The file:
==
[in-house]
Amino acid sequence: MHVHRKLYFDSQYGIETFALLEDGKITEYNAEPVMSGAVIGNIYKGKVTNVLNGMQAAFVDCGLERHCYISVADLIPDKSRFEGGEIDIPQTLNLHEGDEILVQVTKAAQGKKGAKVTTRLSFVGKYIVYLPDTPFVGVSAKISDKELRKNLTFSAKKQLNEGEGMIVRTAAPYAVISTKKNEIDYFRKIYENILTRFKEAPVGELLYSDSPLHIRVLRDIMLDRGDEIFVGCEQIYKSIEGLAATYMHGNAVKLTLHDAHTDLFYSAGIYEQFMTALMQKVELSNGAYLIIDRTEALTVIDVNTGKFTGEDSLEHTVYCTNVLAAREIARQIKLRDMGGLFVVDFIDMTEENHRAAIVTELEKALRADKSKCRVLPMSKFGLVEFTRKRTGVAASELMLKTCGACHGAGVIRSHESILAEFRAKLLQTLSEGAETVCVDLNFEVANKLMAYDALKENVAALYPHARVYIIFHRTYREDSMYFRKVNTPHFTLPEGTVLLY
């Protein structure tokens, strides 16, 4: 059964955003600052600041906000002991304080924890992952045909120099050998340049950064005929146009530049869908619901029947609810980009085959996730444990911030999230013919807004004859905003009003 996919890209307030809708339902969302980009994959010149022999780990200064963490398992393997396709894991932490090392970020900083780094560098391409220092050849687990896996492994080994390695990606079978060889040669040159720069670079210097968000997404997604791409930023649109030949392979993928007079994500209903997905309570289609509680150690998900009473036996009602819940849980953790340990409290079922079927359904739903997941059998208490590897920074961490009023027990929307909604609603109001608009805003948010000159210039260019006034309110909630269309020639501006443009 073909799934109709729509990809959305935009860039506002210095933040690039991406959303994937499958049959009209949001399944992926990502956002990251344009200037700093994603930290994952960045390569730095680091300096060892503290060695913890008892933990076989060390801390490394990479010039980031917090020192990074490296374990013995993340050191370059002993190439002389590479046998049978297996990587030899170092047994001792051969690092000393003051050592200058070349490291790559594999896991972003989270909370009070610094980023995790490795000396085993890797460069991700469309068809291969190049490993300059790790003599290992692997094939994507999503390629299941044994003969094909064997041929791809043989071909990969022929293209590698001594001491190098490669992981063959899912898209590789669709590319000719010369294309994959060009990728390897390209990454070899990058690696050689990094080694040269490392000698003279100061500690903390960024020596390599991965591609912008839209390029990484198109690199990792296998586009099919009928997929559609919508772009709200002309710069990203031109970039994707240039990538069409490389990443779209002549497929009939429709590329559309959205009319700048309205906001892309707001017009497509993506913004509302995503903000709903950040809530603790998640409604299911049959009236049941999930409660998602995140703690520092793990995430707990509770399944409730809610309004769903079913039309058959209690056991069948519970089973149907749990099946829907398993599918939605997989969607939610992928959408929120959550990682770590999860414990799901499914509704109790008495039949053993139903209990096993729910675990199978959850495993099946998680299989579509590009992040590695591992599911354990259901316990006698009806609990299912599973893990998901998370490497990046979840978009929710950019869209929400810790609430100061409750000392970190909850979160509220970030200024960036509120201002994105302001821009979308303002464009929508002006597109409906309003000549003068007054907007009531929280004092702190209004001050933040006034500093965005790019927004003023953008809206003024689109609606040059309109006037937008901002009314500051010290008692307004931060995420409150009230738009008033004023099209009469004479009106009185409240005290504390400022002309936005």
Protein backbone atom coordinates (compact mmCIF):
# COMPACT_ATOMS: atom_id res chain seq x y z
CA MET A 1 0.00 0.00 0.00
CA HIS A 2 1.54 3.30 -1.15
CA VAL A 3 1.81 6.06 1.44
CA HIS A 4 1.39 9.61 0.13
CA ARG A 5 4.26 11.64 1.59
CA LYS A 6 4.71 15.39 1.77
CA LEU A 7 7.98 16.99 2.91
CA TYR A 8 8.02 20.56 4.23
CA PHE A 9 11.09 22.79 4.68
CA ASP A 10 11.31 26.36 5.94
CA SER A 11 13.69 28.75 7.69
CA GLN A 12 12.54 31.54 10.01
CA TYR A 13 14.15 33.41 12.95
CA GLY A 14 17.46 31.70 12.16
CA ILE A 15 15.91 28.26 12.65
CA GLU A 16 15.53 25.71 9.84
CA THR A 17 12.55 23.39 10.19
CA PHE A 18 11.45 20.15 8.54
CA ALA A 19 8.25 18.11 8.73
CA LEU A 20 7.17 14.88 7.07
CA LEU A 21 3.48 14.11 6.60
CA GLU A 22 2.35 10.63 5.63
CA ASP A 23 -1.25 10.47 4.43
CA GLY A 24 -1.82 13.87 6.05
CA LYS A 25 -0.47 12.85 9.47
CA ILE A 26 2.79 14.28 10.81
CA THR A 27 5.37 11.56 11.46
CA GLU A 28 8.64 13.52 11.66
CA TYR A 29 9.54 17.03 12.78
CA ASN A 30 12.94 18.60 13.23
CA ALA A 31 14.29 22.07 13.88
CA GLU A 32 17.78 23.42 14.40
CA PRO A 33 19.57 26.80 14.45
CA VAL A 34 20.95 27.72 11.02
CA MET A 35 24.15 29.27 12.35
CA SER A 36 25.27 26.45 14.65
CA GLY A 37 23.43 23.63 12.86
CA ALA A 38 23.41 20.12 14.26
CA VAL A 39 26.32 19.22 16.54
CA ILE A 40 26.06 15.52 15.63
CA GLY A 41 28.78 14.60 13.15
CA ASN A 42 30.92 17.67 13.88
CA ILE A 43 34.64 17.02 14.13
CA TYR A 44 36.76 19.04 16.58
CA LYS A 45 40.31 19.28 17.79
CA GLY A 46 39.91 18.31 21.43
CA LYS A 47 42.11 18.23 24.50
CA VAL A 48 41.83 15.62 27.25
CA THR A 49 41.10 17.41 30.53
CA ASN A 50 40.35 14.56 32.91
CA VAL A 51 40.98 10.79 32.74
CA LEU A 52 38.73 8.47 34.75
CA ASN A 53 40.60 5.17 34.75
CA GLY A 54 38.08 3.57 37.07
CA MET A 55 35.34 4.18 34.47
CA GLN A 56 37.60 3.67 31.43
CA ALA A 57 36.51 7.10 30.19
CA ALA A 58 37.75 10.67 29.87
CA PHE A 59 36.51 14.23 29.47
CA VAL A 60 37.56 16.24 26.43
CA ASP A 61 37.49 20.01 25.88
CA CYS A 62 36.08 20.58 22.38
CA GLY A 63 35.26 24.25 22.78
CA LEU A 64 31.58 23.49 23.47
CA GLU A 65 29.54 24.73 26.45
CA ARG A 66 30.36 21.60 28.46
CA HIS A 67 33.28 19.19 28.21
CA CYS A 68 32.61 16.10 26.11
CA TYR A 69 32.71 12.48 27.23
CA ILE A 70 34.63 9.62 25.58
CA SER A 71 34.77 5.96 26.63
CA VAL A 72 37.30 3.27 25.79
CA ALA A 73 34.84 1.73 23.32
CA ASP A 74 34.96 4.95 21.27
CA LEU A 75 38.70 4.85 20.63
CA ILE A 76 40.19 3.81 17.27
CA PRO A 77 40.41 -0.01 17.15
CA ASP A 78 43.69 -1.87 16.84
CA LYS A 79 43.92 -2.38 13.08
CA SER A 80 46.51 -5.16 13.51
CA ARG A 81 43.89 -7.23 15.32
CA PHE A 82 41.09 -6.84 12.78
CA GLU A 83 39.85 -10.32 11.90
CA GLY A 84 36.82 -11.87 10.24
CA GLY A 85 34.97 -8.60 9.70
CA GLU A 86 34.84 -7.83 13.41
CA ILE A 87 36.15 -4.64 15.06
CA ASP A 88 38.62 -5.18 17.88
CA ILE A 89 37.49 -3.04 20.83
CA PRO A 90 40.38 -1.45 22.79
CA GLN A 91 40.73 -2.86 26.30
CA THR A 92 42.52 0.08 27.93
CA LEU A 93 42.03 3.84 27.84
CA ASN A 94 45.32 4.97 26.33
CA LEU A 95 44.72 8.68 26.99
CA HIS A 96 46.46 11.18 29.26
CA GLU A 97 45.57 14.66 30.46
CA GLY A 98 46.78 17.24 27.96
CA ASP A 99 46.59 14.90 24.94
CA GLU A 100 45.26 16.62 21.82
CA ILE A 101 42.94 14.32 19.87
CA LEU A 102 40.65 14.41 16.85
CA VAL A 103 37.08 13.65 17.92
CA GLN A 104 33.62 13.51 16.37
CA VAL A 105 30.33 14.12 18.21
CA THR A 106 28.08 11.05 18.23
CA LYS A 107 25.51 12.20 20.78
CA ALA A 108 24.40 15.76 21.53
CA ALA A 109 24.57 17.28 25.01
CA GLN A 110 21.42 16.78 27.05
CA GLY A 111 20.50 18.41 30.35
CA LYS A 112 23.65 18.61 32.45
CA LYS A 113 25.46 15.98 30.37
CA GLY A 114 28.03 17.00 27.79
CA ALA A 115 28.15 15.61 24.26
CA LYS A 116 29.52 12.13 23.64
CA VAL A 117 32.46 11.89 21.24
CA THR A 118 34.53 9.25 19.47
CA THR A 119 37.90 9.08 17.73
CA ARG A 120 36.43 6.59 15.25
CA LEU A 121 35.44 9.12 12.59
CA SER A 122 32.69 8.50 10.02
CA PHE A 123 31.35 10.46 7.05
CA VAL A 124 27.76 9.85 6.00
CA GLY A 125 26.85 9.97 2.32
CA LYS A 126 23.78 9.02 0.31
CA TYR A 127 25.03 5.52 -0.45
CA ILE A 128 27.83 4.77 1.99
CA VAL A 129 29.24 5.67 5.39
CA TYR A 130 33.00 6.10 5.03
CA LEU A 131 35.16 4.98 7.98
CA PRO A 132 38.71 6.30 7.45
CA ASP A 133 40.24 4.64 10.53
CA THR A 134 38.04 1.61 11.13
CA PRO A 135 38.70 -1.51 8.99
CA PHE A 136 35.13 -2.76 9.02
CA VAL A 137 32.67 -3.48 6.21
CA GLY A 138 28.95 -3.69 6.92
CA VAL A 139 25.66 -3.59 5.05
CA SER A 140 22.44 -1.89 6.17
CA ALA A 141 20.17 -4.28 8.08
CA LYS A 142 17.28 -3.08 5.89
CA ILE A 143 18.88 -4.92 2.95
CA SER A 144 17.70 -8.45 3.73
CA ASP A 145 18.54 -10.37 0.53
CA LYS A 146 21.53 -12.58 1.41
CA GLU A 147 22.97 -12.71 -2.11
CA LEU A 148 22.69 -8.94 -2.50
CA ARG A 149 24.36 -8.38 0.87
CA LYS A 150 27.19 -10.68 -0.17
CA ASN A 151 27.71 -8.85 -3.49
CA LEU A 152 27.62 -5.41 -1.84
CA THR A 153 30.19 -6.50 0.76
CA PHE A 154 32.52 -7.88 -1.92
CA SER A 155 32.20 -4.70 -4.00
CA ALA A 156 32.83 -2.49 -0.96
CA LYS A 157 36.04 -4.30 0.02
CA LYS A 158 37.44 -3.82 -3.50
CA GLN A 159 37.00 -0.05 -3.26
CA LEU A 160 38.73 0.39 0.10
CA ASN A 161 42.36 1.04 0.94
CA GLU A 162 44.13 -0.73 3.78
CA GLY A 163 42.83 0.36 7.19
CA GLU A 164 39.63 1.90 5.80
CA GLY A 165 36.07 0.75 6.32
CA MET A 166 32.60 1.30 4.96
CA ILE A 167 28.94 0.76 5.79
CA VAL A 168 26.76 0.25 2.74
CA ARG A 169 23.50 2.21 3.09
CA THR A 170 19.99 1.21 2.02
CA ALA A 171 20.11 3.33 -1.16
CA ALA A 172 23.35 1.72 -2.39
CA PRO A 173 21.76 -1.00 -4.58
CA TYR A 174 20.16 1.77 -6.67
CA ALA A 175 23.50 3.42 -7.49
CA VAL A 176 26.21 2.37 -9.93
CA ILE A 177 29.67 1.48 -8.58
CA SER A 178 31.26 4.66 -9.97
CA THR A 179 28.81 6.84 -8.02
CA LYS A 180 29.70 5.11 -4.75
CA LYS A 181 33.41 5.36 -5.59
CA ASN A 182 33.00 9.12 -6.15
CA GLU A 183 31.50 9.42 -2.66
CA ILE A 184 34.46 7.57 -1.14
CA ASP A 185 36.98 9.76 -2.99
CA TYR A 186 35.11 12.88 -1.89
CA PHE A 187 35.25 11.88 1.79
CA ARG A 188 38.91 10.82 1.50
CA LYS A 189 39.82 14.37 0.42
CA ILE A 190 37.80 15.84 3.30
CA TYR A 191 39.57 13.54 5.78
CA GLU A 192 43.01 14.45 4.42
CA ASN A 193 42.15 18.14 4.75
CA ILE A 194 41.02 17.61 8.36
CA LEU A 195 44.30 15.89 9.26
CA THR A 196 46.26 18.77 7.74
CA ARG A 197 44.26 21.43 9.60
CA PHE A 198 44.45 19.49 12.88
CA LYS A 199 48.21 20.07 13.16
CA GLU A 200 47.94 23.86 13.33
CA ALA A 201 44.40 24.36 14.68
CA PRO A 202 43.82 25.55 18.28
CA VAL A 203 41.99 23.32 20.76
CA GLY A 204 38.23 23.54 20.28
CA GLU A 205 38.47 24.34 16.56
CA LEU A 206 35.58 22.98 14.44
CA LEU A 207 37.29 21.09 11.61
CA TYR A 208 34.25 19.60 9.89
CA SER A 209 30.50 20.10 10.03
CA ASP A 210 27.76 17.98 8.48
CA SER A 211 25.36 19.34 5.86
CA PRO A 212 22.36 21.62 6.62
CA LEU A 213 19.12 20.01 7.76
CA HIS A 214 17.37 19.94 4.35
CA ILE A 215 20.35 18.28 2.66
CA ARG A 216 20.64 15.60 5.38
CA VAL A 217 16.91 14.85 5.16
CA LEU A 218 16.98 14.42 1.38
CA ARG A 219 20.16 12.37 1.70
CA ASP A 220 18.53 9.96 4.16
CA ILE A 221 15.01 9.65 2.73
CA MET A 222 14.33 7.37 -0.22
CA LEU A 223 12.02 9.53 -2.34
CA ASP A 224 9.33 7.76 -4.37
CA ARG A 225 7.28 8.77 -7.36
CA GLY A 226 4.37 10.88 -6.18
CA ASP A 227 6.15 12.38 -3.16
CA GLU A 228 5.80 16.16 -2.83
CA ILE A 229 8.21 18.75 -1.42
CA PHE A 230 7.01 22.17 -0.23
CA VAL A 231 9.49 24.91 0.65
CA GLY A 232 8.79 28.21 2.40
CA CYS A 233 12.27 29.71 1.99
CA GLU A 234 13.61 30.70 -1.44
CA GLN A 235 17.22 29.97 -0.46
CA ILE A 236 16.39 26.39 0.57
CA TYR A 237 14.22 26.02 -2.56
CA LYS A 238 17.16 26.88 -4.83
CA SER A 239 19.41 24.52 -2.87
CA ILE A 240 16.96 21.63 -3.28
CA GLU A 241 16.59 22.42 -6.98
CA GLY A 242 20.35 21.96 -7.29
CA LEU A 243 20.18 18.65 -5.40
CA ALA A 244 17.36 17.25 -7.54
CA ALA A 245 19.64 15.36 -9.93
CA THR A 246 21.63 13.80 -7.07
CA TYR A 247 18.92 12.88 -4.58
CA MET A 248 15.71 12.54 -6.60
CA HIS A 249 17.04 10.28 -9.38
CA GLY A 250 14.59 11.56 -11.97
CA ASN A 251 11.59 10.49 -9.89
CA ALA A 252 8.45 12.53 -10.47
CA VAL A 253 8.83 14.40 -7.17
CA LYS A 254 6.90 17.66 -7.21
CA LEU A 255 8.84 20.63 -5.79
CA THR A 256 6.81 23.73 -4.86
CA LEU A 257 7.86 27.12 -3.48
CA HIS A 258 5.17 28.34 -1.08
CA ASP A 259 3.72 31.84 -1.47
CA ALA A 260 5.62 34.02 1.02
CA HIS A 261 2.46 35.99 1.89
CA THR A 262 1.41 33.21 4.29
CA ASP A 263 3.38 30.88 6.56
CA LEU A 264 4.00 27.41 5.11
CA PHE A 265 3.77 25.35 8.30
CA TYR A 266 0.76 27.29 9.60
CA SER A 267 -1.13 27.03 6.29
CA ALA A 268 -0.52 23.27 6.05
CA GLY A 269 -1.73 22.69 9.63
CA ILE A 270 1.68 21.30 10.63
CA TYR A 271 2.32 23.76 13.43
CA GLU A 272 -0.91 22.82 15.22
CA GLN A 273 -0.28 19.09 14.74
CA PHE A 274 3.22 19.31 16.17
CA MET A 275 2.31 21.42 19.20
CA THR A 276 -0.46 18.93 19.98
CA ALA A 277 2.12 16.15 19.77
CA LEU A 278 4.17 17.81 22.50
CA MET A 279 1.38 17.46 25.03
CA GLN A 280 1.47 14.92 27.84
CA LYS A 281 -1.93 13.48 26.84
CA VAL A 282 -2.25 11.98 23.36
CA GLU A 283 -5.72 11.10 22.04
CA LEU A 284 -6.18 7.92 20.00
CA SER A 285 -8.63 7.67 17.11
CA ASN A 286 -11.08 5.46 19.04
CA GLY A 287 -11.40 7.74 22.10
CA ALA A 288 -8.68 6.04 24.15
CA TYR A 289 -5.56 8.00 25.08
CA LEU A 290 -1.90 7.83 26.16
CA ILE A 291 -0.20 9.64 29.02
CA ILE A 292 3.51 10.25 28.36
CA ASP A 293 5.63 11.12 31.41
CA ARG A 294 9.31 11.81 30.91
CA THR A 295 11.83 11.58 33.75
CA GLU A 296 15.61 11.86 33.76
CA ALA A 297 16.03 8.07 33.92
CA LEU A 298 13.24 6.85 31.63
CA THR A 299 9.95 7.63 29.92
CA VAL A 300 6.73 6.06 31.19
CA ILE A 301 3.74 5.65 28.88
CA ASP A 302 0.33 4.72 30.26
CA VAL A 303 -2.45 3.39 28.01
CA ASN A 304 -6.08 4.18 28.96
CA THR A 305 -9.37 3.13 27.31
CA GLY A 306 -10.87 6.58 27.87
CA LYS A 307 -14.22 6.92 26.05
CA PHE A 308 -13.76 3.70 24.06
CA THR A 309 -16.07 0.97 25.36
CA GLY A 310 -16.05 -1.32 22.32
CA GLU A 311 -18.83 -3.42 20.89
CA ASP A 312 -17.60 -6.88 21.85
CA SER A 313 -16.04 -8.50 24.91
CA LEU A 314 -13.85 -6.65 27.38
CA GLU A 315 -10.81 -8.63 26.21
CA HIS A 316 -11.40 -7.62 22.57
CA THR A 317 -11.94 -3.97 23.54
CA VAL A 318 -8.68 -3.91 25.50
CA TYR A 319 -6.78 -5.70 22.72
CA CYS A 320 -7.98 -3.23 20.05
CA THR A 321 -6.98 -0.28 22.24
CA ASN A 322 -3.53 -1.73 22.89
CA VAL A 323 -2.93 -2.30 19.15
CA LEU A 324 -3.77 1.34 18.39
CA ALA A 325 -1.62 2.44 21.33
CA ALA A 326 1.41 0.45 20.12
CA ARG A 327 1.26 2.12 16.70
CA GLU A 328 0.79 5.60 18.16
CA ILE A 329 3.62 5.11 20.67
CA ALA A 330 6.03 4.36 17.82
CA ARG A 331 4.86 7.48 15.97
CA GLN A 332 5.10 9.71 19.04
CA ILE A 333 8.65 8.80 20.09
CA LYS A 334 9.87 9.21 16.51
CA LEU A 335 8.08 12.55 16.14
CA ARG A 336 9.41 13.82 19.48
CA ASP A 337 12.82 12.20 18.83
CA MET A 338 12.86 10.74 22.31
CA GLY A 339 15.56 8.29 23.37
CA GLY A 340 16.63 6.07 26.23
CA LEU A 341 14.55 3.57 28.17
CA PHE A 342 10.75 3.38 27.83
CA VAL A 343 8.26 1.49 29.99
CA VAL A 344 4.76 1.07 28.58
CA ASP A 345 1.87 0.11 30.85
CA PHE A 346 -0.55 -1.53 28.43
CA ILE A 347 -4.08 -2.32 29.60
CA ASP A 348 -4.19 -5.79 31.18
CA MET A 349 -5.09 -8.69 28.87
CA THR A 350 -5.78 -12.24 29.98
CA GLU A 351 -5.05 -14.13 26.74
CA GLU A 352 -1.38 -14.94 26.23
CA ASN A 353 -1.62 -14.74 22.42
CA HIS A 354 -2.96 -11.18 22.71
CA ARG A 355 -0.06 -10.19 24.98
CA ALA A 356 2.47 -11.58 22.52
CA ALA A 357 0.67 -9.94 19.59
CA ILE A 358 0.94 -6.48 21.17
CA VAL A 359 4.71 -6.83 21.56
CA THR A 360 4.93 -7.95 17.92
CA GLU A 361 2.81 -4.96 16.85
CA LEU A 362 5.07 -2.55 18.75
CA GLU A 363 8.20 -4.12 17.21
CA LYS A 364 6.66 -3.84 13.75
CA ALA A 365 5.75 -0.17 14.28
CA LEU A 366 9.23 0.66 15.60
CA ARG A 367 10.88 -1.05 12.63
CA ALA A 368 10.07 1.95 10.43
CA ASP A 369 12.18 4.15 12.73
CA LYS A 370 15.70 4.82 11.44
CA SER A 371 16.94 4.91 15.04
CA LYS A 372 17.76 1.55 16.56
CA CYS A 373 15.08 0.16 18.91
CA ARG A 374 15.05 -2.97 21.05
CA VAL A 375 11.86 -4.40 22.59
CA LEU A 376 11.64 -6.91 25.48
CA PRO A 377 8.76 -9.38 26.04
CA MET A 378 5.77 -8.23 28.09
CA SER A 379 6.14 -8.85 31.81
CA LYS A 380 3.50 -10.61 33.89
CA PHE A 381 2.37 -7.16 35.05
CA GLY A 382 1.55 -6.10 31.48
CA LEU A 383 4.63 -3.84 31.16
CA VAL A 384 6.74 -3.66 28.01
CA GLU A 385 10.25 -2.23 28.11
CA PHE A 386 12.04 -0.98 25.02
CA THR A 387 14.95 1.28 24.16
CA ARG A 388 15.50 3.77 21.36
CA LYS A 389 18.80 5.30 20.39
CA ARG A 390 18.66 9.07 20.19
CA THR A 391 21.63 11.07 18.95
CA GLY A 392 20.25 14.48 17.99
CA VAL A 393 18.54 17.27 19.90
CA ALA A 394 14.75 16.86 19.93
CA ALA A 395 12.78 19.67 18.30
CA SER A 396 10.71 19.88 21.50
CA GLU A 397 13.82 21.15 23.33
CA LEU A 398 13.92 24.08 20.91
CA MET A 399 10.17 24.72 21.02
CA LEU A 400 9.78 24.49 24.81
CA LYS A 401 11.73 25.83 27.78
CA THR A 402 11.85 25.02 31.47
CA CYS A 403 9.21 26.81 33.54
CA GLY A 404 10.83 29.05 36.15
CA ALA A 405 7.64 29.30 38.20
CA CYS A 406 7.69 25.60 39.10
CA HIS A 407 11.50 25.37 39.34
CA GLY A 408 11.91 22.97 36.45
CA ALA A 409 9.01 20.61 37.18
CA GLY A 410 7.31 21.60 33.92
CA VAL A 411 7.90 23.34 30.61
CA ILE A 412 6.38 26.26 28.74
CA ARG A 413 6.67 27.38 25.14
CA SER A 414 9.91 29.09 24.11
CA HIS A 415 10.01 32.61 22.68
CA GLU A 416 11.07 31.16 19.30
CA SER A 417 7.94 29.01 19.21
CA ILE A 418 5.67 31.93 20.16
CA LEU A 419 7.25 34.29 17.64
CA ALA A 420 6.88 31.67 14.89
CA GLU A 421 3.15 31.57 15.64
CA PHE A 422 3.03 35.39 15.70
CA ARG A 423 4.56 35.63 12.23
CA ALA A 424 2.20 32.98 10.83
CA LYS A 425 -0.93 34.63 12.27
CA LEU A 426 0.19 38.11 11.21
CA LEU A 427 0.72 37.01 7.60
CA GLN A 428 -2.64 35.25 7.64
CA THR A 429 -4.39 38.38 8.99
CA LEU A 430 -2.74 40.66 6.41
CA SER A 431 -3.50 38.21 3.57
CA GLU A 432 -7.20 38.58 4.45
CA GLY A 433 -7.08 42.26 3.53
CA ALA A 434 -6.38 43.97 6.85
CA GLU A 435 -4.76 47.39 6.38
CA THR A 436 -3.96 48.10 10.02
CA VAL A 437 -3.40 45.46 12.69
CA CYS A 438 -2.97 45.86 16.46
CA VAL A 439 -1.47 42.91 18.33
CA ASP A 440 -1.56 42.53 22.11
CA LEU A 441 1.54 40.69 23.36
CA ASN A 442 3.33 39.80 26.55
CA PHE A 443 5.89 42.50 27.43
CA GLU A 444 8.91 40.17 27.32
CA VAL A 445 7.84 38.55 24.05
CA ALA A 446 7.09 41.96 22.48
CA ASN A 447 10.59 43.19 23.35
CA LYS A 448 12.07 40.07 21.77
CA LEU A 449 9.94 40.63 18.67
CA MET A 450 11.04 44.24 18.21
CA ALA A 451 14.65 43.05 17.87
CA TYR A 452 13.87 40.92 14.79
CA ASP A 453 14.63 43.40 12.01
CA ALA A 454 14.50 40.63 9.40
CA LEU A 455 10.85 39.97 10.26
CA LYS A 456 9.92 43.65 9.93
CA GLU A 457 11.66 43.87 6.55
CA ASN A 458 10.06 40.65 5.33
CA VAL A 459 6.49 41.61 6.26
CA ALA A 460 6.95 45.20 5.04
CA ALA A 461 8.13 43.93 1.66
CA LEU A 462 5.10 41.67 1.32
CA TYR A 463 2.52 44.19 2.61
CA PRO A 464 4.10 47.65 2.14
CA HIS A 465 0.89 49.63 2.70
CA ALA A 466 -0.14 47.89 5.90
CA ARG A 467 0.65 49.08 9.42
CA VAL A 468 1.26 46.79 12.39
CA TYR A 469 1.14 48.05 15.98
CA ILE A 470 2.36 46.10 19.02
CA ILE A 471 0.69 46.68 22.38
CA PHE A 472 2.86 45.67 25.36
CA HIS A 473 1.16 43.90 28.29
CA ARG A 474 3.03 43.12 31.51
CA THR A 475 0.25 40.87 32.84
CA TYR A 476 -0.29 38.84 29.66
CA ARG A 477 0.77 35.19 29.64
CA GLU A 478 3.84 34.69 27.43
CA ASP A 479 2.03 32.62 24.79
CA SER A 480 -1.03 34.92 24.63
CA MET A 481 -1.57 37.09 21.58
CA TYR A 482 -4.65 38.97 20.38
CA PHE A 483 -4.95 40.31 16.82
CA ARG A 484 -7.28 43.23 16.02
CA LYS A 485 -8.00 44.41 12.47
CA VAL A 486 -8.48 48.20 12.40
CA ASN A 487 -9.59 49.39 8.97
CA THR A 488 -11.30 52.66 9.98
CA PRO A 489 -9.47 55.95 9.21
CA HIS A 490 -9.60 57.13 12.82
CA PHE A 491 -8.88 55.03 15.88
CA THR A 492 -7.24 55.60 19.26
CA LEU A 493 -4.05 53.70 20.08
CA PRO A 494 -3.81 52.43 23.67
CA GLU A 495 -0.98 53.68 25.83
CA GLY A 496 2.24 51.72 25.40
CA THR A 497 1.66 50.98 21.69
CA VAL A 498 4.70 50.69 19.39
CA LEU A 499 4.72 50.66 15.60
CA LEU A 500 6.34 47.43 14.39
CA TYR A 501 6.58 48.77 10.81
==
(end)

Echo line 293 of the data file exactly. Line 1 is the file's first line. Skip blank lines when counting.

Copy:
CA ALA A 288 -8.68 6.04 24.15